Systematic review of montelukast's efficacy for preventing post-bronchiolitis wheezing
Article first published online: 7 OCT 2013
© 2013 John Wiley & Sons A/S. Published by John Wiley & Sons Ltd
Pediatric Allergy and Immunology
Special Issue: Asthma in childhood GUEST EDITOR Gunilla Hedlin • Stockholm, Sweden
Volume 25, Issue 2, pages 143–150, March 2014
How to Cite
Systematic review of montelukast's efficacy for preventing post-bronchiolitis wheezing. Pediatr Allergy Immunol 2014: 25: 143–150., , , .
- Issue published online: 16 MAR 2014
- Article first published online: 7 OCT 2013
- Manuscript Accepted: 23 JUL 2013
- recurrent wheezing;
- systematic review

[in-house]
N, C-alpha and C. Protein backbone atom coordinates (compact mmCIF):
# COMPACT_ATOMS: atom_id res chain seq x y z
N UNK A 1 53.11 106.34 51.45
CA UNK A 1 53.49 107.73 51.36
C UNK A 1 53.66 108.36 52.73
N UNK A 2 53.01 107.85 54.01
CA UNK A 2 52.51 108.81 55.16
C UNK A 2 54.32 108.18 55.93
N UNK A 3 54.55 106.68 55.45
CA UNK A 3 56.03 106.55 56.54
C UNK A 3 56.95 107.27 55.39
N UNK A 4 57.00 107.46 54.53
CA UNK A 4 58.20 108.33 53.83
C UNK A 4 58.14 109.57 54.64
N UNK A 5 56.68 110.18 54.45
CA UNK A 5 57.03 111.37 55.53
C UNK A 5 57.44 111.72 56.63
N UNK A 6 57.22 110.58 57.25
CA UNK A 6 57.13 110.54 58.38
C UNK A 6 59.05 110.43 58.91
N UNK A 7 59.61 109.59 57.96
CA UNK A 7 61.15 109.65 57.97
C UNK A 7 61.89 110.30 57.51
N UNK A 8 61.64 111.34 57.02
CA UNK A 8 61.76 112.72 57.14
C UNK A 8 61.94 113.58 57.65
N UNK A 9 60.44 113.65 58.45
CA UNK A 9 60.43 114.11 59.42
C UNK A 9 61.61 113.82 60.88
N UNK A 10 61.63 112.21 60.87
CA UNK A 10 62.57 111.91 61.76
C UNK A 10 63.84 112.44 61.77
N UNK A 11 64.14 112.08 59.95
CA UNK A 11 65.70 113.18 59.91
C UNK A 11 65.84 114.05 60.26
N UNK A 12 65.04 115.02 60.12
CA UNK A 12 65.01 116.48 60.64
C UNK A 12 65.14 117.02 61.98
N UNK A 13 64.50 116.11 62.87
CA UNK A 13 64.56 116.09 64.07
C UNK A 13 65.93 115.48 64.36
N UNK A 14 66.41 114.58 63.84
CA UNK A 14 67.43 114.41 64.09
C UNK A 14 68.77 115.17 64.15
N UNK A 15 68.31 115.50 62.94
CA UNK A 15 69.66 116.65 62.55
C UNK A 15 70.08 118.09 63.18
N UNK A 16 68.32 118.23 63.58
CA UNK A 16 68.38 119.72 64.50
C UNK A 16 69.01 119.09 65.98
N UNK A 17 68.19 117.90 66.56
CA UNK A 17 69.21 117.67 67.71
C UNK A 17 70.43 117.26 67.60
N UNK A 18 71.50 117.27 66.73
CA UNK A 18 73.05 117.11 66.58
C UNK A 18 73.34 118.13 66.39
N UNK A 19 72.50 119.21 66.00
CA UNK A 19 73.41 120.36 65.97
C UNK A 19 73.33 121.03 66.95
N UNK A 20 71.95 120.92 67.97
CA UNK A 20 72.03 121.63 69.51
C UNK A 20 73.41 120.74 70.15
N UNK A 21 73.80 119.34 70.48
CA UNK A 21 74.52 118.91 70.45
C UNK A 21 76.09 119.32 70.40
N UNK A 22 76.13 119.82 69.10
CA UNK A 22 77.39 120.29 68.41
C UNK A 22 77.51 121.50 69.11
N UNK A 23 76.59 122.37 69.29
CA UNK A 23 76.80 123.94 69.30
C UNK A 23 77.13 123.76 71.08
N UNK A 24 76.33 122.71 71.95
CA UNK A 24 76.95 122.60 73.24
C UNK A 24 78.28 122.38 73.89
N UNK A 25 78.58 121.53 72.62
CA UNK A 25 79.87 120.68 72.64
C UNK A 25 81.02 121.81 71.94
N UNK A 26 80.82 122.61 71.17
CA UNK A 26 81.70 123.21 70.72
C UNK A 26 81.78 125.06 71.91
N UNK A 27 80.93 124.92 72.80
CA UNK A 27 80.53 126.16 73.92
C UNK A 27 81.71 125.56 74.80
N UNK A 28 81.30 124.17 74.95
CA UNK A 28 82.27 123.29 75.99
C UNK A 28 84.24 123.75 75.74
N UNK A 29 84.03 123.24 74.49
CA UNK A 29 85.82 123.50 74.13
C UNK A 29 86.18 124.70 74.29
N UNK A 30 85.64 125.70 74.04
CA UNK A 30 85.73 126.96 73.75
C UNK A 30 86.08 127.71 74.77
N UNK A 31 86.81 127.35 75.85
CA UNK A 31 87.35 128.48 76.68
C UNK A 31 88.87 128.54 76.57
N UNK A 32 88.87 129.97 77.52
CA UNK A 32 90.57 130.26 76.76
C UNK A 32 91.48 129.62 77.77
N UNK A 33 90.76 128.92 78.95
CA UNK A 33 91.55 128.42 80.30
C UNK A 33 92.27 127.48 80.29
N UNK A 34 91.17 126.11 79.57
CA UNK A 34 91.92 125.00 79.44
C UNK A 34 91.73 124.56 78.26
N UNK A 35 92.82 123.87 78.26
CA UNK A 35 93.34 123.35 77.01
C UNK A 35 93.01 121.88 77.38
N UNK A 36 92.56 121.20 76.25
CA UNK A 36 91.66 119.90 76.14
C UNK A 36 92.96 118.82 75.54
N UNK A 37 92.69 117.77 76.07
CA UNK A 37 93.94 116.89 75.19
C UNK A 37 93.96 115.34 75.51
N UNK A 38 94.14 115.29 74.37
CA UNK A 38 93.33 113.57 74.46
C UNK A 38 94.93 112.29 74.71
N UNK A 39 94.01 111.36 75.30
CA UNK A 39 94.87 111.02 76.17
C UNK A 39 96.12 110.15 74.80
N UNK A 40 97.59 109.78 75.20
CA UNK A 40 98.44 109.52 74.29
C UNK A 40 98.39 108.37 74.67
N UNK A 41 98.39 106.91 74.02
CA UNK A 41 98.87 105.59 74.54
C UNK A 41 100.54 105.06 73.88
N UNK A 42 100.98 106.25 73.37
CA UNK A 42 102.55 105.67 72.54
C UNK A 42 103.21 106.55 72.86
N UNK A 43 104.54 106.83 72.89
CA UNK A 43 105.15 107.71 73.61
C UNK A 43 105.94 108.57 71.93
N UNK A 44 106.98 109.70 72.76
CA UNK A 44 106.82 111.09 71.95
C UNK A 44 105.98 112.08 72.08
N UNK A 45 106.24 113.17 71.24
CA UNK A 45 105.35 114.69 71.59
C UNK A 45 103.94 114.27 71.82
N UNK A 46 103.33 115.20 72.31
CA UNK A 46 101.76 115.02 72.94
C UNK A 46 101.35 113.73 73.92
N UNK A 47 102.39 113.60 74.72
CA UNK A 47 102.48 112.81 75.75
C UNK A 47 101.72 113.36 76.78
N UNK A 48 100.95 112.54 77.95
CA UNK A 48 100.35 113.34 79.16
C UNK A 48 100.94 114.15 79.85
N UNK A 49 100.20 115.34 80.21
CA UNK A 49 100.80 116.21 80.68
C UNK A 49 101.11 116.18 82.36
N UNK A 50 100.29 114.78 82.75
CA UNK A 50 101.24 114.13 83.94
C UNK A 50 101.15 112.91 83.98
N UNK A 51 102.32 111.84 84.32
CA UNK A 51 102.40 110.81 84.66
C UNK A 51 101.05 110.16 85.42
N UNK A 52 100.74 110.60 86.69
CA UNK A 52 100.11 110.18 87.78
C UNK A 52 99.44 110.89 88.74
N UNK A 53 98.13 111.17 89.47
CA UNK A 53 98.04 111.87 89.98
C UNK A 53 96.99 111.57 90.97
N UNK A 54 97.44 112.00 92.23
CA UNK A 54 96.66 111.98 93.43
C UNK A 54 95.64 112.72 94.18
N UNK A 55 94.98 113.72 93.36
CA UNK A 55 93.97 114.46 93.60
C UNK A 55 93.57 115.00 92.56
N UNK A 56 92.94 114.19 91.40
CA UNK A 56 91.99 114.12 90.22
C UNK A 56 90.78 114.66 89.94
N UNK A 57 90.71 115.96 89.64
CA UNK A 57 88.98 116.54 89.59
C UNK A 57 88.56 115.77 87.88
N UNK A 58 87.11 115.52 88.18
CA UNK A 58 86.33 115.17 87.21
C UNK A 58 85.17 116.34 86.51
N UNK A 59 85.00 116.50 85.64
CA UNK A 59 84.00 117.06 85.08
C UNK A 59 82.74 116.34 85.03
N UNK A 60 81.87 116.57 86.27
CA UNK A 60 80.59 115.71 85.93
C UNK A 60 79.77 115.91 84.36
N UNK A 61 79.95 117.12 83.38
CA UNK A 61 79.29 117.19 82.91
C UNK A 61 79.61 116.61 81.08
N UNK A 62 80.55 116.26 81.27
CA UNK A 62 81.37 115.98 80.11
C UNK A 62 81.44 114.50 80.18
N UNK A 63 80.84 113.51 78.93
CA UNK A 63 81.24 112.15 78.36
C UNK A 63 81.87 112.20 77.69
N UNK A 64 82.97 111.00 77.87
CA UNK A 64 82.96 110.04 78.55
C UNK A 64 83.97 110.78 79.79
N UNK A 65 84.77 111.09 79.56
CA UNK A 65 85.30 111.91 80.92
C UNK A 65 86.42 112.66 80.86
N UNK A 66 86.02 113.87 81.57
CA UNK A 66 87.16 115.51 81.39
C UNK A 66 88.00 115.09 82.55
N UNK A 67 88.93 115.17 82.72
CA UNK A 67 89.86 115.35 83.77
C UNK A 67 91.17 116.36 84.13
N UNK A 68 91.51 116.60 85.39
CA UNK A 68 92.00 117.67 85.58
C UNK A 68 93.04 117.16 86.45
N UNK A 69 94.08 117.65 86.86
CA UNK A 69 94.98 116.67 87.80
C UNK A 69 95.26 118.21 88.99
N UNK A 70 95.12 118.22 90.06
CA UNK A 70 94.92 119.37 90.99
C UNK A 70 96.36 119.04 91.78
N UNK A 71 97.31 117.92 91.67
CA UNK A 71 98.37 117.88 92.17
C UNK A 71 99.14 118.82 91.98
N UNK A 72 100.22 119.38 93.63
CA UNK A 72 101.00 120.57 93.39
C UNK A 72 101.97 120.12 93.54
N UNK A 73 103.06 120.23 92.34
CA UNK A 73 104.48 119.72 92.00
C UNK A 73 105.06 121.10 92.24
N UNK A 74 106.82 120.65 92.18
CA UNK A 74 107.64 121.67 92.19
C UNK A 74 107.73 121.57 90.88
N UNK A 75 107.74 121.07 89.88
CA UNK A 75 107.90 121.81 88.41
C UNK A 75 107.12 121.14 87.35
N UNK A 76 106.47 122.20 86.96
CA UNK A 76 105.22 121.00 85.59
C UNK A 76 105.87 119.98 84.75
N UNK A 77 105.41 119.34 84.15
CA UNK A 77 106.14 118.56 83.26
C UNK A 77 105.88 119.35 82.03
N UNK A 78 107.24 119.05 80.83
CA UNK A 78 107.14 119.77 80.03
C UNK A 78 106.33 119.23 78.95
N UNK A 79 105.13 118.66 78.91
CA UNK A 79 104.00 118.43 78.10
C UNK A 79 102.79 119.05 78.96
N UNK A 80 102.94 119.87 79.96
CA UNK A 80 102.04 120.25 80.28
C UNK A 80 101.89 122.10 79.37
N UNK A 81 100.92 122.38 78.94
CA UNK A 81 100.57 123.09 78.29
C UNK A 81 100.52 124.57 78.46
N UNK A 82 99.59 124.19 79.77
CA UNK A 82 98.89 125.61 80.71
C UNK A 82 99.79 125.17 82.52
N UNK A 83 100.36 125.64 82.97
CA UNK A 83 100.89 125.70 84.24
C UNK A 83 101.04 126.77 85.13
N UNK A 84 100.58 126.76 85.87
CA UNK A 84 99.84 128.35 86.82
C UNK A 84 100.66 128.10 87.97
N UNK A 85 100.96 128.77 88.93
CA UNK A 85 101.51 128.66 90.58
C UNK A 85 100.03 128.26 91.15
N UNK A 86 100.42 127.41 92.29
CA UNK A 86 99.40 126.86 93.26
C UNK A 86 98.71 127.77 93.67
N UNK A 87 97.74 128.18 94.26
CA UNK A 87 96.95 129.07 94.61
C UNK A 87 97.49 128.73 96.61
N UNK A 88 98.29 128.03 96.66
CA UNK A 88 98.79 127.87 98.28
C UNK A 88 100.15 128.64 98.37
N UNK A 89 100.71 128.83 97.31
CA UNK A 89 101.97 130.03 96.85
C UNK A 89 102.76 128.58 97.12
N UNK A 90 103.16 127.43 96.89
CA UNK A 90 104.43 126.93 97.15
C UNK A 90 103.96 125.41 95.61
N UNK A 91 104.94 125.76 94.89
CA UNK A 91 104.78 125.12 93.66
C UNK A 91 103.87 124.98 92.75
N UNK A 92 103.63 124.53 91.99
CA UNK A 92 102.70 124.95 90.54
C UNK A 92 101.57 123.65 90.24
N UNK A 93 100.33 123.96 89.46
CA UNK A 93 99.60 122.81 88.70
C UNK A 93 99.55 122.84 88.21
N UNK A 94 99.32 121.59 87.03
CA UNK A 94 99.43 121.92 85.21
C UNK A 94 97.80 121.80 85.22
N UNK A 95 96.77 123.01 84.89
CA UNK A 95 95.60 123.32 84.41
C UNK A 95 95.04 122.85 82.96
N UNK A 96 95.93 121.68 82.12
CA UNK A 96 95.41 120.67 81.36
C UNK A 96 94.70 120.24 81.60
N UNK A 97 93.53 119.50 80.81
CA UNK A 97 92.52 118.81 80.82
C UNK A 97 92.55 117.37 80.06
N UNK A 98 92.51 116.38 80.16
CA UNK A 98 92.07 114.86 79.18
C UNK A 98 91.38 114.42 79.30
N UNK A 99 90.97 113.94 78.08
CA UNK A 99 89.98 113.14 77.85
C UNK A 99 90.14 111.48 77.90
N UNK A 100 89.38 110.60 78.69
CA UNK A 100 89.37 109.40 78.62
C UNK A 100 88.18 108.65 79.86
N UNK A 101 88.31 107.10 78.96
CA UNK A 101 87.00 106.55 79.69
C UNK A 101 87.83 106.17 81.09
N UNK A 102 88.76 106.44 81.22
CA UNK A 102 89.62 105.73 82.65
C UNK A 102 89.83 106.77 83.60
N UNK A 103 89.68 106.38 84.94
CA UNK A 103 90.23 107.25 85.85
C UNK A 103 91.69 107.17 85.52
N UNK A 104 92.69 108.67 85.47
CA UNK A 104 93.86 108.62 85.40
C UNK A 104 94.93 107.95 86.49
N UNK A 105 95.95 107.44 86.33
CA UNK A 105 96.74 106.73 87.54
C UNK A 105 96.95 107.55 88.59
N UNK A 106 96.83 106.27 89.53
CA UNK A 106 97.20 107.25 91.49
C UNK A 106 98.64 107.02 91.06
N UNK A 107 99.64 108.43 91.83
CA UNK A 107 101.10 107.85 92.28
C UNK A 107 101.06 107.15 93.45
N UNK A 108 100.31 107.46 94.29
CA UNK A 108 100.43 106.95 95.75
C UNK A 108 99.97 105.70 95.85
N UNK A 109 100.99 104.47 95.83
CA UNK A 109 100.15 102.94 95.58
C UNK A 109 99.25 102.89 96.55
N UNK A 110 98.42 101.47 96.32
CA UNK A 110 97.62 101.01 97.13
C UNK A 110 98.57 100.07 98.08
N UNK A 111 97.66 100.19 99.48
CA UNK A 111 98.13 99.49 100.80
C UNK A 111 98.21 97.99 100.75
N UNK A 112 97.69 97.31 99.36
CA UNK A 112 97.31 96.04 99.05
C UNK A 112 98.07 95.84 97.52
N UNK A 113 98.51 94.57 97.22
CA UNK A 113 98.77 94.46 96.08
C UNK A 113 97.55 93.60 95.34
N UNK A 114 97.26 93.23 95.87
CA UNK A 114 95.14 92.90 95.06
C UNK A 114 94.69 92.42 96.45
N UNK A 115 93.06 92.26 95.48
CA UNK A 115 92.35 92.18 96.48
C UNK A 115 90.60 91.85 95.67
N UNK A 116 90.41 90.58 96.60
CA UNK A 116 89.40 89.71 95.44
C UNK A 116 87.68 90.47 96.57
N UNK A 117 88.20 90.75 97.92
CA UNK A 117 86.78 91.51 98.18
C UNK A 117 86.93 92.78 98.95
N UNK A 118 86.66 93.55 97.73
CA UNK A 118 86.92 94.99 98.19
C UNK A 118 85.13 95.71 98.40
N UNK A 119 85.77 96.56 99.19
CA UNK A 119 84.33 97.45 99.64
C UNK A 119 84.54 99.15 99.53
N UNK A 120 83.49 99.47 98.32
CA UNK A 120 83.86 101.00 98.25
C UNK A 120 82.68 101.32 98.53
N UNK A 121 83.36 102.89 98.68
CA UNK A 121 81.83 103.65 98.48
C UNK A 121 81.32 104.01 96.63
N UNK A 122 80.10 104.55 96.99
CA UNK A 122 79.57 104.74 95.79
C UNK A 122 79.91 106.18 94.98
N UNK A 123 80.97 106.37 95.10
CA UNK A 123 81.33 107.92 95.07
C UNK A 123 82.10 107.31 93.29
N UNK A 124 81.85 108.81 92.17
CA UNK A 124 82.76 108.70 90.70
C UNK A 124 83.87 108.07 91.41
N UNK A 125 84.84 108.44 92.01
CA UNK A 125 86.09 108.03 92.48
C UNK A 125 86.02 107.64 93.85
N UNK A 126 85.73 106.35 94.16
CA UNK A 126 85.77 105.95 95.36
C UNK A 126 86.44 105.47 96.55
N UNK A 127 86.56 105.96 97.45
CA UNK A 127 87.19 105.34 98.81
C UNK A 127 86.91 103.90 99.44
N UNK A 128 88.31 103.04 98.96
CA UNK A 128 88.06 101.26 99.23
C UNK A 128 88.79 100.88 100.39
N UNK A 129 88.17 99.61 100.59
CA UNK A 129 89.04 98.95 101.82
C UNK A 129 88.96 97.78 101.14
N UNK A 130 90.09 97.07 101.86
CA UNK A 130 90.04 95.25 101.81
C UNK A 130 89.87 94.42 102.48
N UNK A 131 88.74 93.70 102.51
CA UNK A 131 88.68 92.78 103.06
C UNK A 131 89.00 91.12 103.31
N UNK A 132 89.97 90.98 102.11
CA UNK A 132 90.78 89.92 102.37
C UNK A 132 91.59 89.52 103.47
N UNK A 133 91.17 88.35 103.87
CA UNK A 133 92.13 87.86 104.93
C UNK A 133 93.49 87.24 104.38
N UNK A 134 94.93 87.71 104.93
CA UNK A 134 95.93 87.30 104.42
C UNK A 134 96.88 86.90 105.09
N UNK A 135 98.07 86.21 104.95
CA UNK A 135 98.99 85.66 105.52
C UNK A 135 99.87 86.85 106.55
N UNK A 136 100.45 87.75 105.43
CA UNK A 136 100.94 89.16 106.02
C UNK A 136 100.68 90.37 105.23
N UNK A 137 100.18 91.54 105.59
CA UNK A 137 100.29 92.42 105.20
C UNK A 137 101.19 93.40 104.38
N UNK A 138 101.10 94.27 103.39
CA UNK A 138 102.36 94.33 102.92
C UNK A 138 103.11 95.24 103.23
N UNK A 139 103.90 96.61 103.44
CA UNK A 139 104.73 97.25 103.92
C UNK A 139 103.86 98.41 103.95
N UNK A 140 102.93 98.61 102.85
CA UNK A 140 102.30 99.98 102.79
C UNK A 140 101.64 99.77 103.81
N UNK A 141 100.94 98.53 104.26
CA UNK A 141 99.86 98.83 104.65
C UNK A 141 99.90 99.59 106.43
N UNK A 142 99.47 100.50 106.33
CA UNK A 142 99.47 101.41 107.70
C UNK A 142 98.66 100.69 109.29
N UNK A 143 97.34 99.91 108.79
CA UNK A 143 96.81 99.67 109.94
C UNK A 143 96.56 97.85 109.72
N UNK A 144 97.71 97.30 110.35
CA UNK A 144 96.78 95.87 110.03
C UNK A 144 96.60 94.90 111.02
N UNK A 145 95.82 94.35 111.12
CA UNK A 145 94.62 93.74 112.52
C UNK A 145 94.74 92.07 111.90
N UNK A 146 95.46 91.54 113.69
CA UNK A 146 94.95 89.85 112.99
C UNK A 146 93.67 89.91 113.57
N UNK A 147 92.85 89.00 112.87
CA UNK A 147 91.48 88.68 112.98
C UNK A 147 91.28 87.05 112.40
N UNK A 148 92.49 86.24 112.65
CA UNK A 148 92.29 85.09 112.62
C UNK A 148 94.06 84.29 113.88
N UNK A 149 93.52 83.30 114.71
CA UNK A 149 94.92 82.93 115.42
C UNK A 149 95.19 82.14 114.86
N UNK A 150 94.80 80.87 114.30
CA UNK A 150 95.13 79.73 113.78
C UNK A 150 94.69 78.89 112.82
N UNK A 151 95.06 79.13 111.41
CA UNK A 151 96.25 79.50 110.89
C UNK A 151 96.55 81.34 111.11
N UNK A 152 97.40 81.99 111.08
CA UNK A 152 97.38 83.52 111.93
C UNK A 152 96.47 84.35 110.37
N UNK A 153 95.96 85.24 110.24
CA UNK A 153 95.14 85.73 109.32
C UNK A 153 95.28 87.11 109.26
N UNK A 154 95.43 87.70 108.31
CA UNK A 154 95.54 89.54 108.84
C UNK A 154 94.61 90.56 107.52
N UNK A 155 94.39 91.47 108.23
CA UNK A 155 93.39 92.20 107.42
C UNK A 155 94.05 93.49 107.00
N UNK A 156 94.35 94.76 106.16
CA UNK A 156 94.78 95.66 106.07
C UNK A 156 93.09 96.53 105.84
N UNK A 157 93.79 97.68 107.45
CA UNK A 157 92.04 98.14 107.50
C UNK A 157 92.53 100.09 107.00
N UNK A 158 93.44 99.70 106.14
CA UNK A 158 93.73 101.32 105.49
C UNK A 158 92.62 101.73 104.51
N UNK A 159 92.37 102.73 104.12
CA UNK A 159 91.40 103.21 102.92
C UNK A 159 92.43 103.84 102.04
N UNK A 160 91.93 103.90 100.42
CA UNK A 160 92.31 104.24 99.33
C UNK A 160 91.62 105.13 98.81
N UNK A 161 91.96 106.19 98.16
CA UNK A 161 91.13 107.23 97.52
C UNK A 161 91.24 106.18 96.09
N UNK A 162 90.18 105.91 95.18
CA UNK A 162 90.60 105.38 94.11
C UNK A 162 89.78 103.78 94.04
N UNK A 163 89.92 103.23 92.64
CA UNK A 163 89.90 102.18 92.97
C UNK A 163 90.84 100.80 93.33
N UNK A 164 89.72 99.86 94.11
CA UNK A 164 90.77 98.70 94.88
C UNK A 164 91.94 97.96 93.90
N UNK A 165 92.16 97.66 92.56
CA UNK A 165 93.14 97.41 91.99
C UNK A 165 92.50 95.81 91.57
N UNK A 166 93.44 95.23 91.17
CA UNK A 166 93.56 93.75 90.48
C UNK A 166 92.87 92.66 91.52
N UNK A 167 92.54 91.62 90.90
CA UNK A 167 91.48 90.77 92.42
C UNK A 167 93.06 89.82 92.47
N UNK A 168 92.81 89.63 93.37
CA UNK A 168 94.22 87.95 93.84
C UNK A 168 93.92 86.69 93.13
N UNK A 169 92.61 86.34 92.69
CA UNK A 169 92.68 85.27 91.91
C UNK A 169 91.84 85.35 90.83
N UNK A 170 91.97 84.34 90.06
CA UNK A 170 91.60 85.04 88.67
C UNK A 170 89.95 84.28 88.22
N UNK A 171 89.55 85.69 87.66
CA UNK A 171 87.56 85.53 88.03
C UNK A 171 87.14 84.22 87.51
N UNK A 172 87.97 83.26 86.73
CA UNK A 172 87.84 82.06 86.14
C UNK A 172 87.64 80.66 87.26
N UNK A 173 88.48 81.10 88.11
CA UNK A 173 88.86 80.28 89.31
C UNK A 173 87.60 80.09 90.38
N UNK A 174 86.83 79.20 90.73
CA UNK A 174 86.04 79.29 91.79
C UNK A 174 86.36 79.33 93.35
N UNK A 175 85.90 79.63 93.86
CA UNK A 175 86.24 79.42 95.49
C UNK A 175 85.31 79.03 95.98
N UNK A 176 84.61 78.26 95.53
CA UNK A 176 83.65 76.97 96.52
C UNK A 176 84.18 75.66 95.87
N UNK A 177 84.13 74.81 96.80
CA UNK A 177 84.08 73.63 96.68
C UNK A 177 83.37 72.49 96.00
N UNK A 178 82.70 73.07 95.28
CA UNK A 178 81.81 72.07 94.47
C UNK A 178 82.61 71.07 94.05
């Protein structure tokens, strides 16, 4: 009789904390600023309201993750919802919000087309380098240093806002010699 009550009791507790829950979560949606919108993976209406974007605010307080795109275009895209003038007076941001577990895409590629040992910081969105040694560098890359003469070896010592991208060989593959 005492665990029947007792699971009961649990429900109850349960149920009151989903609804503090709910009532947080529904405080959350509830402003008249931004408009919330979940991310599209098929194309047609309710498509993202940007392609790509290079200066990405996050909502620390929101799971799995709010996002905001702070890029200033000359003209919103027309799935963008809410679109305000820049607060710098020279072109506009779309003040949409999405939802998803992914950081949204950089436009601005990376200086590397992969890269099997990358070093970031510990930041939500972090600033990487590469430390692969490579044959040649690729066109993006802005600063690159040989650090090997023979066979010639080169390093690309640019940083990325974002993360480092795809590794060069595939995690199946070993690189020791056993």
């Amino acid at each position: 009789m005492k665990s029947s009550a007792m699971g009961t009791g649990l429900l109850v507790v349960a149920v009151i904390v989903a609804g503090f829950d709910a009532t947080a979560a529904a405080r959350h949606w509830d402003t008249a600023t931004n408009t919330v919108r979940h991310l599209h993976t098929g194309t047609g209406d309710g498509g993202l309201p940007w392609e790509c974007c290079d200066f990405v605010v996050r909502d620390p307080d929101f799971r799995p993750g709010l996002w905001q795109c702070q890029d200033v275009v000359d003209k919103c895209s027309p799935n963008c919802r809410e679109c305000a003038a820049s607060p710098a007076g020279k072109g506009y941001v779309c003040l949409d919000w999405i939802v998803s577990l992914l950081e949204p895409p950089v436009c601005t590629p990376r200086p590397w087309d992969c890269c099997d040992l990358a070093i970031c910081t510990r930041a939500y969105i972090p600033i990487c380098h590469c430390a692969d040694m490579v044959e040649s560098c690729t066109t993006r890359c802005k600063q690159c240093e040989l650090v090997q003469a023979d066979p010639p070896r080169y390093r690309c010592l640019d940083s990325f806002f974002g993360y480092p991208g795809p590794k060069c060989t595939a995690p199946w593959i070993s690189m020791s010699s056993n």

Infants often develop reactive airway diseases subsequent to respiratory syncytial virus (RSV) bronchiolitis. Cysteinyl leukotrienes (cysLTs), a class of lipid mediators that have been implicated in the pathogenesis of allergic rhinitis and asthma, are released during RSV infection, thereby contributing to the pathogenic changes in airway inflammation. Many pediatric patients, especially those of very young age, continue to have recurrent episodes of lower airway obstruction after bronchiolitis treatment. This study was to systematically review and assessed the efficacy of montelukast for preventing wheezing in patients with post-bronchiolitis. The Cochrane library, PubMed, China National Knowledge Infrastructure (CNKI) periodical databases were screened for studies related to use of montelukast for preventing post-bronchiolitis wheezing published up to 31 December 2012. Randomized controlled trials (RCTs) and quasi-RCTs using montelukast alone as an active intervention in infants up to 24 months of age with post-bronchiolitis were selected. Two authors independently extracted data and assessed trial quality using the recommendations published by the Cochrane Collaboration. The meta-analyses were performed using the Cochrane statistical package RevMan5.0.0. Four trials, containing 1430 infants with confirmed diagnosis of acute bronchiolitis, were analyzed. Patients were administered montelukast at post-bronchiolitis. Three trials showed no effects of montelukast on reducing the incidence of recurrent wheezing risk ratios (RR = 0.78, 95% CI: 0.55–1.12, p = 0.17), while two trials found that montelukast did reduce the frequency of recurrent wheezing and another two trials demonstrated no effects of montelukast on symptom-free days. The pooled montelukast treatment group showed no significant effect on reducing the usage of corticosteroids, as compared to the placebo group (RR = 1.11, 95% CI: 0.85–1.44, p = 0.45). Two trials showed that montelukast significantly decreased serum eosinophil-derived neurotoxin levels, as compared to the control group. In general, the side effects of rash, vomiting, and insomnia caused by montelukast occurred in 1.5% of patients analyzed. The recent evidences indicate that montelukast may reduce the frequency of post-bronchiolitic wheezing without causing significant side effects but that it has no effects on decreasing incidences of recurrent wheezing, symptom-free days, or the associated usage of corticosteroid in post-bronchiolitis patients. The small number of enrolled participants and the inability to pool all clinical outcomes precludes us from making solid recommendations.